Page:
Finally, to calculate this all out precisely, one would need to employ a calculation similar to that shown at, but for the non-Gaussian N\int \exp \left(-{\tfrac{1}{2}} Ax^{2} +Bx\right)dx= \sqrt{2\pi /A} \exp \left(B^{2} /2A\right) rather than the GaussianN\int \exp \left(-{\tfrac{1}{2}} Ax^{2} \right)dx= \sqrt{2\pi /A} , to arrive at the modified bottom line equation of this Wiki section.  That is the next calculation I plan, but this is enough, I believe, to post at this time.

March 3, 2008

Intrinsic Spin and the Kaluza-Klein Fifth Dimension: Journal Submission

   I mentioned several days ago that I had submitted a Kaluza Klein paper to one of the leading journals.  That lengthy paper was not accepted, and you can read the referee report and some of my comments here at sci.physics.foundations or here, with some other folks’ comments, at sci.physics.relativity.  The report actually was not too bad, concluding that “the author must have worked a considerable amount to learn quite a few thing in gravitation theory, and a number of the equations are correctly written and they do make sense, however those eqs. do not contain anything original.”  I would much rather hear this sort of objection, than be told — as I have been in the past — that I don’t know anything about the subject I am writing about.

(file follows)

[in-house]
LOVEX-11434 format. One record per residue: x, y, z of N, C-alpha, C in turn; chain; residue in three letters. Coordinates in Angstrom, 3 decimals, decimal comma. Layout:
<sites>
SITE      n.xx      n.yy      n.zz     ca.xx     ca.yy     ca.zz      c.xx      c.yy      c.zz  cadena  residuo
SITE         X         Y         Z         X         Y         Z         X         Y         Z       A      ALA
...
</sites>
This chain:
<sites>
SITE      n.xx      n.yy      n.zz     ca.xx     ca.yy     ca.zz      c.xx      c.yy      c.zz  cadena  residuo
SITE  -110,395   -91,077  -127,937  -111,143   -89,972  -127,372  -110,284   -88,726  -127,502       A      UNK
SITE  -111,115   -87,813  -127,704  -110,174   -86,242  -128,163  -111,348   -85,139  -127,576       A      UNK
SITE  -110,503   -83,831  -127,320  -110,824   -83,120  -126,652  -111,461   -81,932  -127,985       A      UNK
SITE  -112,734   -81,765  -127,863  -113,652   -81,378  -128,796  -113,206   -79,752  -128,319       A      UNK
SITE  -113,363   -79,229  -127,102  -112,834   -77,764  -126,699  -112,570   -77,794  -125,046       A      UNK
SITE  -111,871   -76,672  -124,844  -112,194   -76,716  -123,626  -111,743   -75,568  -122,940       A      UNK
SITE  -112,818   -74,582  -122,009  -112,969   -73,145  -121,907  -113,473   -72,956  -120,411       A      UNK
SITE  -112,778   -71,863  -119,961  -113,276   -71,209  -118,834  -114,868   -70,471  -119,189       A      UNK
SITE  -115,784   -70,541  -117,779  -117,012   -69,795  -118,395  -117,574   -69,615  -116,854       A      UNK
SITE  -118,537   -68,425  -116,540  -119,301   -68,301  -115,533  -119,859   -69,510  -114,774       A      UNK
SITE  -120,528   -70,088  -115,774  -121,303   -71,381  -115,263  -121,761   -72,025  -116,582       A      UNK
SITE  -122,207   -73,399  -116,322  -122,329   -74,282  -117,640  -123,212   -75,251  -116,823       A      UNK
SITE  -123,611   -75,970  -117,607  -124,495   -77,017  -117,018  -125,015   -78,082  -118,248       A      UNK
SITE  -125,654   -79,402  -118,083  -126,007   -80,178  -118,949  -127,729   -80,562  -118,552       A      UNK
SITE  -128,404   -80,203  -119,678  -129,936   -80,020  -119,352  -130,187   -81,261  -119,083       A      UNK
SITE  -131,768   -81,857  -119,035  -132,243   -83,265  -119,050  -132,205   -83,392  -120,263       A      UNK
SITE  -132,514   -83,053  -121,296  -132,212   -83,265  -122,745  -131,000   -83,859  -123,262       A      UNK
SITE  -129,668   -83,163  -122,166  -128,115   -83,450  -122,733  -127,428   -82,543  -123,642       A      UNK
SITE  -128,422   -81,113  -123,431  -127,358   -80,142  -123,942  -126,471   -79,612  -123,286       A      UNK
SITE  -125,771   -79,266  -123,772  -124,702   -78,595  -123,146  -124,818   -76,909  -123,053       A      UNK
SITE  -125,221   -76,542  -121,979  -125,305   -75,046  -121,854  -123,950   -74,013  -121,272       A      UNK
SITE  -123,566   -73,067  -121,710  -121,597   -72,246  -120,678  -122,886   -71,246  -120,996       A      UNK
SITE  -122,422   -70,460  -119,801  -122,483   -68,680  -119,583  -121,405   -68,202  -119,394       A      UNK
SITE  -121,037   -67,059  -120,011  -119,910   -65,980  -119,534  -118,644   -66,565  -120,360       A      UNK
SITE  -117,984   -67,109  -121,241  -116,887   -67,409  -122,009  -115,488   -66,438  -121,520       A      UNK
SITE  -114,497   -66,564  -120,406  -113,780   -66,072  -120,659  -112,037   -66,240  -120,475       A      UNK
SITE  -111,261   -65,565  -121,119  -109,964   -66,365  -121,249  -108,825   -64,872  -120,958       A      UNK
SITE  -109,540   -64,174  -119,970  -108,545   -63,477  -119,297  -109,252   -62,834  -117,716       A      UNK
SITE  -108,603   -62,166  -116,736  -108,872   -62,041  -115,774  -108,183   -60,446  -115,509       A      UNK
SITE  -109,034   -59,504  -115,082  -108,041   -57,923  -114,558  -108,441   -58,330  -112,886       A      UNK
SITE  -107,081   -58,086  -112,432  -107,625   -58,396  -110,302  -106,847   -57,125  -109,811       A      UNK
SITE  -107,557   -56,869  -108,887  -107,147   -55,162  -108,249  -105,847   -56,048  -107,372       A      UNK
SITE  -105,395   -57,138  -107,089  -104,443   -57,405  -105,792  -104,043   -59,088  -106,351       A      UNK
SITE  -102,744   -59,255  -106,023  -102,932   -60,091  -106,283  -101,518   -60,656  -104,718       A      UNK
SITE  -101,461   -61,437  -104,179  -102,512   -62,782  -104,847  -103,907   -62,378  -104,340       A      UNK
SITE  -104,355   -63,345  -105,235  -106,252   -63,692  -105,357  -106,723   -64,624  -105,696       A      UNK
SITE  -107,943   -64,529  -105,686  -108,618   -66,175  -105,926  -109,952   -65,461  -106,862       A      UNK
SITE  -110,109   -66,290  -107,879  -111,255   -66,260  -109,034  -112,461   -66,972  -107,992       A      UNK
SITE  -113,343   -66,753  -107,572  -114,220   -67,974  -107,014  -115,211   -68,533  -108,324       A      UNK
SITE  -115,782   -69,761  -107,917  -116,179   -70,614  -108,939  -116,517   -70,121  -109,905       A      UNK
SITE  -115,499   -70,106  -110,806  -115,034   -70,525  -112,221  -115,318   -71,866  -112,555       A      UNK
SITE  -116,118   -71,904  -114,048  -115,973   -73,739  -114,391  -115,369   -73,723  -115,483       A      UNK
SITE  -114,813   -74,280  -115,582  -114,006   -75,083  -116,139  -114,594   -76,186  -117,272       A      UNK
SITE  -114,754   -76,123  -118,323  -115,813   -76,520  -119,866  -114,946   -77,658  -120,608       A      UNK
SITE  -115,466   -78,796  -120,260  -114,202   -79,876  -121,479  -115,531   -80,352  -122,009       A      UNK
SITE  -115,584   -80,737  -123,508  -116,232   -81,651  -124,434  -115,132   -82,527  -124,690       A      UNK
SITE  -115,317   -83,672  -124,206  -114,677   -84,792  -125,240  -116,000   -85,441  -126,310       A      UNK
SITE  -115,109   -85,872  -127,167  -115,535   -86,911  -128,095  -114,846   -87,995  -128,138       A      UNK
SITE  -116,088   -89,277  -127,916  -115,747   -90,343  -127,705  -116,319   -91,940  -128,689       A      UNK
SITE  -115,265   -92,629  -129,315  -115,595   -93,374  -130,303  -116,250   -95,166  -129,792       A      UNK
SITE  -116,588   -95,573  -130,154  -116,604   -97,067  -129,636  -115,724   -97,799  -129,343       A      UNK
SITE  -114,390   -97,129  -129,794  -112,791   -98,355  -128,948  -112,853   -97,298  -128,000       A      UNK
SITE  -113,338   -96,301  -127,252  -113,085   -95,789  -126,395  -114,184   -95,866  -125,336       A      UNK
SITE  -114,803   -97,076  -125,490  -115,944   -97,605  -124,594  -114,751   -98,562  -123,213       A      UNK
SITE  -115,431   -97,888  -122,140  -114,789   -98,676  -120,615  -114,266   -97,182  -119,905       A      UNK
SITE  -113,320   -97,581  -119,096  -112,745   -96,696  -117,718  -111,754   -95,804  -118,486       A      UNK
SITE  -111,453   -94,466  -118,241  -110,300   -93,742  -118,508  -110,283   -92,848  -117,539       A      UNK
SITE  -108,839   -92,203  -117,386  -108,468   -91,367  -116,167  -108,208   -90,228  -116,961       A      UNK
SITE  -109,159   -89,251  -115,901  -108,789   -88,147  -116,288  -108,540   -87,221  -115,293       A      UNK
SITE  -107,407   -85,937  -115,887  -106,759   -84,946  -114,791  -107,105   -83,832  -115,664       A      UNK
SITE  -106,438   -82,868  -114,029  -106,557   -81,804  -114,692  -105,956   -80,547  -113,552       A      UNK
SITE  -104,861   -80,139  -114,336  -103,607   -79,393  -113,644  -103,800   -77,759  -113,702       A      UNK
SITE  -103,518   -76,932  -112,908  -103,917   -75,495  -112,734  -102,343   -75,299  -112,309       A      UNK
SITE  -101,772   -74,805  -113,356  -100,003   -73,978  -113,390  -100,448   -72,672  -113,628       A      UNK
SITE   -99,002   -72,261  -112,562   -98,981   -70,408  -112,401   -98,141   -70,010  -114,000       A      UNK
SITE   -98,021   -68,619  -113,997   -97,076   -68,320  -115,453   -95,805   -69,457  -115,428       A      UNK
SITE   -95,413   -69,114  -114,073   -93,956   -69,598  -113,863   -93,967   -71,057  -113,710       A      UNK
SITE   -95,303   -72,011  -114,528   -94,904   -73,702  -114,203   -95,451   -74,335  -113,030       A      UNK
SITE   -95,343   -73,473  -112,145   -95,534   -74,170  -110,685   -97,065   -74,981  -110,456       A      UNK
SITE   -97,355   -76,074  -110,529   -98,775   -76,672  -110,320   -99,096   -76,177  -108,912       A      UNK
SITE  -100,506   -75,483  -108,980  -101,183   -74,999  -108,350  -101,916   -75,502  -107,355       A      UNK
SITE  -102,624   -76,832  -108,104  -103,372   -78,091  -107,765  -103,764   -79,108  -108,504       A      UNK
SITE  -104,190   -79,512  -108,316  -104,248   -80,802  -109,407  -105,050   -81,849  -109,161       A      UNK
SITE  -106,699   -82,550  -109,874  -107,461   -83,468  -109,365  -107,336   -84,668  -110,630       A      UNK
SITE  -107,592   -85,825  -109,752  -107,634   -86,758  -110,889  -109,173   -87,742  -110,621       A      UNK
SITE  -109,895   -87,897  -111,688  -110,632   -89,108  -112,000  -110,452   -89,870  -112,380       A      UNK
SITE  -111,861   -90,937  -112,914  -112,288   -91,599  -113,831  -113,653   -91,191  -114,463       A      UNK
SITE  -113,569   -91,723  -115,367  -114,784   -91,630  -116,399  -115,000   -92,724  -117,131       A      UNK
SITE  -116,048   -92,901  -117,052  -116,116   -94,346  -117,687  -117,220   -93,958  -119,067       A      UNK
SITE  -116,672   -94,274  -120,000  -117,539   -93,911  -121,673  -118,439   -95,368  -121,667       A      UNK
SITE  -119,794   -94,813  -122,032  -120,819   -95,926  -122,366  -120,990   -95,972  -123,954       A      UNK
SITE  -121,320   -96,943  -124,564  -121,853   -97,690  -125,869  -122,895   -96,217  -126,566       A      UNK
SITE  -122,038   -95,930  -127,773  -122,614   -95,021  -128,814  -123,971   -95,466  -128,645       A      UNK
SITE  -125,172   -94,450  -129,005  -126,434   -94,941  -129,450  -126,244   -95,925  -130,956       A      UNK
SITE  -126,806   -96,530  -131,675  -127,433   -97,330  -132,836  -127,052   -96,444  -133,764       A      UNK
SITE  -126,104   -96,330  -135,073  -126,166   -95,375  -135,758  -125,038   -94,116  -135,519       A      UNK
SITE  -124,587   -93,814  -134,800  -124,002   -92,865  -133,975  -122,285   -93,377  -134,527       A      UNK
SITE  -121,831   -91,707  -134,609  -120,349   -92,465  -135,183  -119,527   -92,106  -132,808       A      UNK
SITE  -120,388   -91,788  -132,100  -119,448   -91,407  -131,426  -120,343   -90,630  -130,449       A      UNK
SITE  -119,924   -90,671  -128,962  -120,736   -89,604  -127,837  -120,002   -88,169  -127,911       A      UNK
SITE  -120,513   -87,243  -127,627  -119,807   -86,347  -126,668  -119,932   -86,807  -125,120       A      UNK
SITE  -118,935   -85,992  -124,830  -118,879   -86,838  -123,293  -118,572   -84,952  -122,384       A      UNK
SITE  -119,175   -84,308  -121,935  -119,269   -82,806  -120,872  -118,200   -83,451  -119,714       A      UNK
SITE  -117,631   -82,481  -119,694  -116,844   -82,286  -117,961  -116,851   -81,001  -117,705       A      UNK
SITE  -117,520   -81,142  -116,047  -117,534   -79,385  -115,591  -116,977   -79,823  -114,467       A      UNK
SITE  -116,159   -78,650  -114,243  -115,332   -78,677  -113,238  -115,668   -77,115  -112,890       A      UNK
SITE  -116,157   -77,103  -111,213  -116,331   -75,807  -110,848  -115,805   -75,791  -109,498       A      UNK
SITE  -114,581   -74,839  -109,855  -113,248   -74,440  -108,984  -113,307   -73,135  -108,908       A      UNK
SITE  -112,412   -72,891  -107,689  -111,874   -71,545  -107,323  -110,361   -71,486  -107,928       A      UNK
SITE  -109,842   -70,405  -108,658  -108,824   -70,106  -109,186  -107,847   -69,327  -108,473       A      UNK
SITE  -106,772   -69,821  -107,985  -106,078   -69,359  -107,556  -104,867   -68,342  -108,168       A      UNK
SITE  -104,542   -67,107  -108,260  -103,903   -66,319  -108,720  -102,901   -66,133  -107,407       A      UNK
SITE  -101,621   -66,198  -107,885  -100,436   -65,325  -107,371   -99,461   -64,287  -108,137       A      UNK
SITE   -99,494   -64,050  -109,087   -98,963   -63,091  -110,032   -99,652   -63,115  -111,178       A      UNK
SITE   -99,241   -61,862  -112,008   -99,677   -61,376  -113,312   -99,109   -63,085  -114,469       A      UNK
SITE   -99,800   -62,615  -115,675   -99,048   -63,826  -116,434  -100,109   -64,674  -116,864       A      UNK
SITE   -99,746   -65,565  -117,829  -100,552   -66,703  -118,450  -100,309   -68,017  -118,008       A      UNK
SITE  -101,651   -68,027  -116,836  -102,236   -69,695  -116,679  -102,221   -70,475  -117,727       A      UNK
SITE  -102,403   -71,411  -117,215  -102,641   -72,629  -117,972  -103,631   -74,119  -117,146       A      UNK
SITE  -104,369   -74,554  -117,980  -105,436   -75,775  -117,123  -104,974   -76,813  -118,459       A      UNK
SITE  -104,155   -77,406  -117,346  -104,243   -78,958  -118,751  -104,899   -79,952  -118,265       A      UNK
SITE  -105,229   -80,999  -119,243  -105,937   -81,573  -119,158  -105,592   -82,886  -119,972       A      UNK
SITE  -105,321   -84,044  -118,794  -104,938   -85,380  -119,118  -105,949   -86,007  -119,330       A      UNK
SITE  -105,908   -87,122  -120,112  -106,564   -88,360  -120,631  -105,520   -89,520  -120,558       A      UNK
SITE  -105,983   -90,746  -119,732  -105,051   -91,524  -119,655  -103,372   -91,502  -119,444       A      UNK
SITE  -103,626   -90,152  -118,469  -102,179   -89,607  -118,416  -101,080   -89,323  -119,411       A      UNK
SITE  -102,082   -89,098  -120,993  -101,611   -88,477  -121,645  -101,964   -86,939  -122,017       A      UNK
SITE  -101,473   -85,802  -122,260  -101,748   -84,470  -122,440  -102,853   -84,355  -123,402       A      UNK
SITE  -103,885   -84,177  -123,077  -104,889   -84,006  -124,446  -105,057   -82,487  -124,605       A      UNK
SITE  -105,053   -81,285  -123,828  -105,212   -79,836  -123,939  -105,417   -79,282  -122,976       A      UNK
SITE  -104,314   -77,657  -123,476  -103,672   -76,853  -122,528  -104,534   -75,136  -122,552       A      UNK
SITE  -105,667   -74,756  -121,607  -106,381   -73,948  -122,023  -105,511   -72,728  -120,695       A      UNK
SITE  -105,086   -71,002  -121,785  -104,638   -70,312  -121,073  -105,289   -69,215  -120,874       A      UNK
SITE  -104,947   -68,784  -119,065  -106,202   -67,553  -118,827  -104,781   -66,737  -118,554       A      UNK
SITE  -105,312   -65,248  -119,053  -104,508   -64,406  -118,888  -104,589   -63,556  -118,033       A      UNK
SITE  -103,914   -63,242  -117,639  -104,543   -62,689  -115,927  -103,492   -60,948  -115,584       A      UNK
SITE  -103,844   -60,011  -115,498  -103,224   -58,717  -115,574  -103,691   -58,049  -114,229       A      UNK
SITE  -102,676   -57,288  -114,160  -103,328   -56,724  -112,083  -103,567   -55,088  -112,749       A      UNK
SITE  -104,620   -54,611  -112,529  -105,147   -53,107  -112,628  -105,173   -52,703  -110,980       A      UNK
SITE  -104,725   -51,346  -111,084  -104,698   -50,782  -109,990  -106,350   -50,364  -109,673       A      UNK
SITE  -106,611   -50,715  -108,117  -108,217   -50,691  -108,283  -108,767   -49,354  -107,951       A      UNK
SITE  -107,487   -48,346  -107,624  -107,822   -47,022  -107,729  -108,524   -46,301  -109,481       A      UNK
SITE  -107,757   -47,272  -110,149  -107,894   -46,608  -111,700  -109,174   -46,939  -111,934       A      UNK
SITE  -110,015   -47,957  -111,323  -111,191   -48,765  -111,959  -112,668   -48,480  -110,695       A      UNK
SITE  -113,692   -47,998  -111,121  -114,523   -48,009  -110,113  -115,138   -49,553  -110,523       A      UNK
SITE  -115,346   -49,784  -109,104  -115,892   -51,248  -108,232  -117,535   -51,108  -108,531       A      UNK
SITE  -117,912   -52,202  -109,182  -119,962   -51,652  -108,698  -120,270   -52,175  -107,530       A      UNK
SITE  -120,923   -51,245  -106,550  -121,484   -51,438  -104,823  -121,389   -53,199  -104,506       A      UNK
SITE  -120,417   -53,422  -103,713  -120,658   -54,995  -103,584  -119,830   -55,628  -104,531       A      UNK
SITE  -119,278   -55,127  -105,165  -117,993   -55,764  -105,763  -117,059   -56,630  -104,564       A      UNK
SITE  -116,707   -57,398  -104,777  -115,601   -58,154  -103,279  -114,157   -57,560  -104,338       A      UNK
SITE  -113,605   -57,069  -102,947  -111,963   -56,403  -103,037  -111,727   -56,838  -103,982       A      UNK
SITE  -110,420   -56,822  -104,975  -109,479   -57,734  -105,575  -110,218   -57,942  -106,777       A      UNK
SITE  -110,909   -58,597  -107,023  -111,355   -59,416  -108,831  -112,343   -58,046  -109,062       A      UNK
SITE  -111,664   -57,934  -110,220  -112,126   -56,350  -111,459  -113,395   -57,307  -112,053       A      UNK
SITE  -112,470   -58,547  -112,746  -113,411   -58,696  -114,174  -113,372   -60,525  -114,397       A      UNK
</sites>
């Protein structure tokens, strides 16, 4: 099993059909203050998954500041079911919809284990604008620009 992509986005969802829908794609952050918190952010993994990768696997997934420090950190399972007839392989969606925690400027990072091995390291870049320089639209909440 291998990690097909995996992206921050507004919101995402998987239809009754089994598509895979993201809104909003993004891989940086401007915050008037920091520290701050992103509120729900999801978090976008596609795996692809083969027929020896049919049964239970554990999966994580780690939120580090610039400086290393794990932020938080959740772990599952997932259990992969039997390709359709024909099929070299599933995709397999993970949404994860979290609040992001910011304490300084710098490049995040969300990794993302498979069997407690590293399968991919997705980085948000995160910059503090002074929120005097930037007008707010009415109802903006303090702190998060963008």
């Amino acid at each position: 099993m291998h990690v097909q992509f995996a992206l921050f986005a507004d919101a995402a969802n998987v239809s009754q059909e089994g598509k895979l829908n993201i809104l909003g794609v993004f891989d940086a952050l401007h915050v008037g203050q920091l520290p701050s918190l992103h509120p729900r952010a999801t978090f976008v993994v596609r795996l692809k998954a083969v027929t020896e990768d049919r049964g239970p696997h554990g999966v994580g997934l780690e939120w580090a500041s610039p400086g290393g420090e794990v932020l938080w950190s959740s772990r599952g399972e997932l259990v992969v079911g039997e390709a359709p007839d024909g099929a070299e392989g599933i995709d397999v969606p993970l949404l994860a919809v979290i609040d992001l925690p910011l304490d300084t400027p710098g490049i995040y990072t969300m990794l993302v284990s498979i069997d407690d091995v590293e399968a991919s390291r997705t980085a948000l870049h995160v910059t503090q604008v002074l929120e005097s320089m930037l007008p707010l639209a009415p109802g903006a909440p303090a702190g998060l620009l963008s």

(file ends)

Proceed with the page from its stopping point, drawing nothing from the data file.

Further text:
In fact, there is one finding in the above-linked paper which, as I thought about it more and more, is quite original, yet I believe it was lost in the mass of this larger paper.  And, frankly, it took me a few days to catch on to the full import of this finding, and so I downplayed it in the earlier paper.  Namely:  that the compactified fifth dimension of Kaluza-Klein theories is the mainspring of the intrinsic spins which permeate particle physics.

   I have now written and submitted for publication, a new paper which only includes that Kaluza-Klein material which is necessary to fully support this particular original finding.  You may read the submitted paper at Intrinsic Spin and the Kaluza-Klein Fifth Dimension.  I will, of course, let you know what comes from the review of this paper.

   I welcome your comments and feedback.


February 29, 2008

Lab Note 2: Why the Compactified, Cylindrical Fifth Dimension in Kaluza Klein Theory may be the “Intrinsic Spin” Dimension